Global Trade | Export and Import | Discounting | Forfaiting
Forfaiting is a form of Receivables Purchase, consisting of the without recourse purchase of future payment obligations represented by financial instruments or payment obligations (normally in negotiable or transferable form), at a discount or at face value in return for a financing charge.
Without recourse financing or discounting of promissory notes/bills of exchange.
Forfaiting requires the existence of an underlying payment obligation usually embodied in some form of legal instrument distinct from the commercial transaction that gave rise to it. Such commercial transactions could be exports, imports, or domestic trade.
There is a primary and secondary forfaiting market.
In the primary market, transactions are originated and obligations can be purchased from sellers of goods and services or their buyers, often in the latter case involving a bank in the buyer’s country. Pure working capital can also be raised through forfaiting by purchasing a promissory note or an unconditional payment undertaking from the finance provider.
The secondary market is conducted between finance providers such as banks, forfaiting houses, or other investors. Tenors can vary from one month to several years. Transaction sizes are generally at the higher end of the supply chain spectrum and large volumes of low-value instruments are more commonly confined to domestic forfaiting. The advance ratio is normally 100% of the face value of the payment obligation and fewer finance charges. There may be one or more such instruments in any given transaction although the number is usually small.
Forfaiting is undertaken without recourse to the seller of goods and services or, in the secondary market, the seller of the forfaited asset.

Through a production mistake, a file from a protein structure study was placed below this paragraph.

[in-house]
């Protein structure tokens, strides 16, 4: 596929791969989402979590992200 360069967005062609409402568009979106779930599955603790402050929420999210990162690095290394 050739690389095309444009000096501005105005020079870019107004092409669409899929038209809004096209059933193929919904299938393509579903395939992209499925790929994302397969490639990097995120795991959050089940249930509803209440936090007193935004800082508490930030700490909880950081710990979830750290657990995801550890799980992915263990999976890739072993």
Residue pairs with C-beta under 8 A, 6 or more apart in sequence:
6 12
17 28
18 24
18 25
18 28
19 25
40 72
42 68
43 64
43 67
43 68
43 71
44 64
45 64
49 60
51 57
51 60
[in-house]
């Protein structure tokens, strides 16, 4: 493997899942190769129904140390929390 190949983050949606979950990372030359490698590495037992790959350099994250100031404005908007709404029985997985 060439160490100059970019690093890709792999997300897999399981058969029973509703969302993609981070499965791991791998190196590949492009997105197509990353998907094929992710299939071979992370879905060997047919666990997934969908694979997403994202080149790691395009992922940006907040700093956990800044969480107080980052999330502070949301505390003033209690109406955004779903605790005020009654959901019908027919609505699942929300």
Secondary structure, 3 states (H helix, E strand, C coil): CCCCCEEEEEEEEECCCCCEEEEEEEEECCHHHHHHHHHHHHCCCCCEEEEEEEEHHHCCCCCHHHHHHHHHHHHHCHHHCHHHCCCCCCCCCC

- Working capital optimization for buyer and seller.
- Potential finance raised against a strong credit rating(either of buyer or financial institution providing security for the payment obligation) with a lower implied cost of funding for the seller.
- Assists sellers in selling to buyers or countries where they have little local knowledge and open-account sales would not otherwise be possible.
- Potentially improved payment and commercial terms for the seller and buyer.
- Finance and liquidity availability for sellers with limited credit availability from traditional banking sources.
- Supply chain stability.
- Relieves sellers of goods and services of administration and collection costs.
Receivables Discounting is a form of Receivables Purchase, flexibly applied, in which sellers of goods and services sell individual or multiple receivables (represented by outstanding invoices) to a finance provider at a discount.
Receivables Finance, Receivables Purchase, Invoice Discounting, Early Payment(of Receivables).
Receivables Discounting is usually offered by finance providers to larger corporate clients selling to multiple buyers. The buyer coverage will depend on the number of buyers for which the finance provider is willing to take credit risk. The finance provider offers finance based on a security margin applied to the open account receivables being assigned by the seller and as pre-agreed between the seller and the finance provider.
For sellers –
- Potentially allows the seller to provide extended credit terms to its buyer.
- Working capital optimization.
- Growth in business on ‘open account’ terms.